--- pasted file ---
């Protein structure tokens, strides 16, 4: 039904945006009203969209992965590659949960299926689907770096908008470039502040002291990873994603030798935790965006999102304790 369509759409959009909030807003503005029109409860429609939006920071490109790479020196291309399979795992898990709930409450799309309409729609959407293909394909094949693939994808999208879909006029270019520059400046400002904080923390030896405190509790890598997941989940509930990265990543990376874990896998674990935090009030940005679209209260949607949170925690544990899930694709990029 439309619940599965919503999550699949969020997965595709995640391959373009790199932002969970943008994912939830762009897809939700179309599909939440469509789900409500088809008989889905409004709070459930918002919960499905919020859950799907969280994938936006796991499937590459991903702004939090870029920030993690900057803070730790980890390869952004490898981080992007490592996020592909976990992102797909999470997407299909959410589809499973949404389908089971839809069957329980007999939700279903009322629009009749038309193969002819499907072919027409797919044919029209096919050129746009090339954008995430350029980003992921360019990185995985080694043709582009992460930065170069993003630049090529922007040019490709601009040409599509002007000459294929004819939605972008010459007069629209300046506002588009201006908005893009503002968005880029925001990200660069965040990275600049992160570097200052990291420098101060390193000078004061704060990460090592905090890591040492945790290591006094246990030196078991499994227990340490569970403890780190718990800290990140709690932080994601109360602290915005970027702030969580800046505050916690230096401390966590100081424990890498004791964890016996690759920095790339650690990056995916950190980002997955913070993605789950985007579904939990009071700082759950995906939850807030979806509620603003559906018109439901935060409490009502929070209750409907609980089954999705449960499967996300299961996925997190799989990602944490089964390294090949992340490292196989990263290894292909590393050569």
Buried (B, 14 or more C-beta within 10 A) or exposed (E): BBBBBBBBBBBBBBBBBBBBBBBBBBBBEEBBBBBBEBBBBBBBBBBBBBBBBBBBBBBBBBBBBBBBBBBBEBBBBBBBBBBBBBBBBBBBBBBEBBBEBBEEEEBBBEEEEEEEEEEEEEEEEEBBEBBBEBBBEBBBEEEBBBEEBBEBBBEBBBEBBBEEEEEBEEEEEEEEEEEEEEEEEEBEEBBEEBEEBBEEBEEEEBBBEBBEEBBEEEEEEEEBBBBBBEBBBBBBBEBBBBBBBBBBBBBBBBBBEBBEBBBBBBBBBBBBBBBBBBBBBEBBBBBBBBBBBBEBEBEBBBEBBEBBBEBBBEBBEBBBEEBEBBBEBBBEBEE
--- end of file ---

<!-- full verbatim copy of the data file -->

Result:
């Protein structure tokens, strides 16, 4: 039904945006009203969209992965590659949960299926689907770096908008470039502040002291990873994603030798935790965006999102304790 369509759409959009909030807003503005029109409860429609939006920071490109790479020196291309399979795992898990709930409450799309309409729609959407293909394909094949693939994808999208879909006029270019520059400046400002904080923390030896405190509790890598997941989940509930990265990543990376874990896998674990935090009030940005679209209260949607949170925690544990899930694709990029 439309619940599965919503999550699949969020997965595709995640391959373009790199932002969970943008994912939830762009897809939700179309599909939440469509789900409500088809008989889905409004709070459930918002919960499905919020859950799907969280994938936006796991499937590459991903702004939090870029920030993690900057803070730790980890390869952004490898981080992007490592996020592909976990992102797909999470997407299909959410589809499973949404389908089971839809069957329980007999939700279903009322629009009749038309193969002819499907072919027409797919044919029209096919050129746009090339954008995430350029980003992921360019990185995985080694043709582009992460930065170069993003630049090529922007040019490709601009040409599509002007000459294929004819939605972008010459007069629209300046506002588009201006908005893009503002968005880029925001990200660069965040990275600049992160570097200052990291420098101060390193000078004061704060990460090592905090890591040492945790290591006094246990030196078991499994227990340490569970403890780190718990800290990140709690932080994601109360602290915005970027702030969580800046505050916690230096401390966590100081424990890498004791964890016996690759920095790339650690990056995916950190980002997955913070993605789950985007579904939990009071700082759950995906939850807030979806509620603003559906018109439901935060409490009502929070209750409907609980089954999705449960499967996300299961996925997190799989990602944490089964390294090949992340490292196989990263290894292909590393050569």
Buried (B, 14 or more C-beta within 10 A) or exposed (E): BBBBBBBBBBBBBBBBBBBBBBBBBBBBEEBBBBBBEBBBBBBBBBBBBBBBBBBBBBBBBBBBBBBBBBBBEBBBBBBBBBBBBBBBBBBBBBBEBBBEBBEEEEBBBEEEEEEEEEEEEEEEEEBBEBBBEBBBEBBBEEEBBBEEBBEBBBEBBBEBBBEEEEEBEEEEEEEEEEEEEEEEEEBEEBBEEBEEBBEEBEEEEBBBEBBEEBBEEEEEEEEBBBBBBEBBBBBBBEBBBBBBBBBBBBBBBBBBEBBEBBBBBBBBBBBBBBBBBBBBBEBBBBBBBBBBBBEBEBEBBBEBBEBBBEBBBEBBEBBBEEBEBBBEBBBEBEE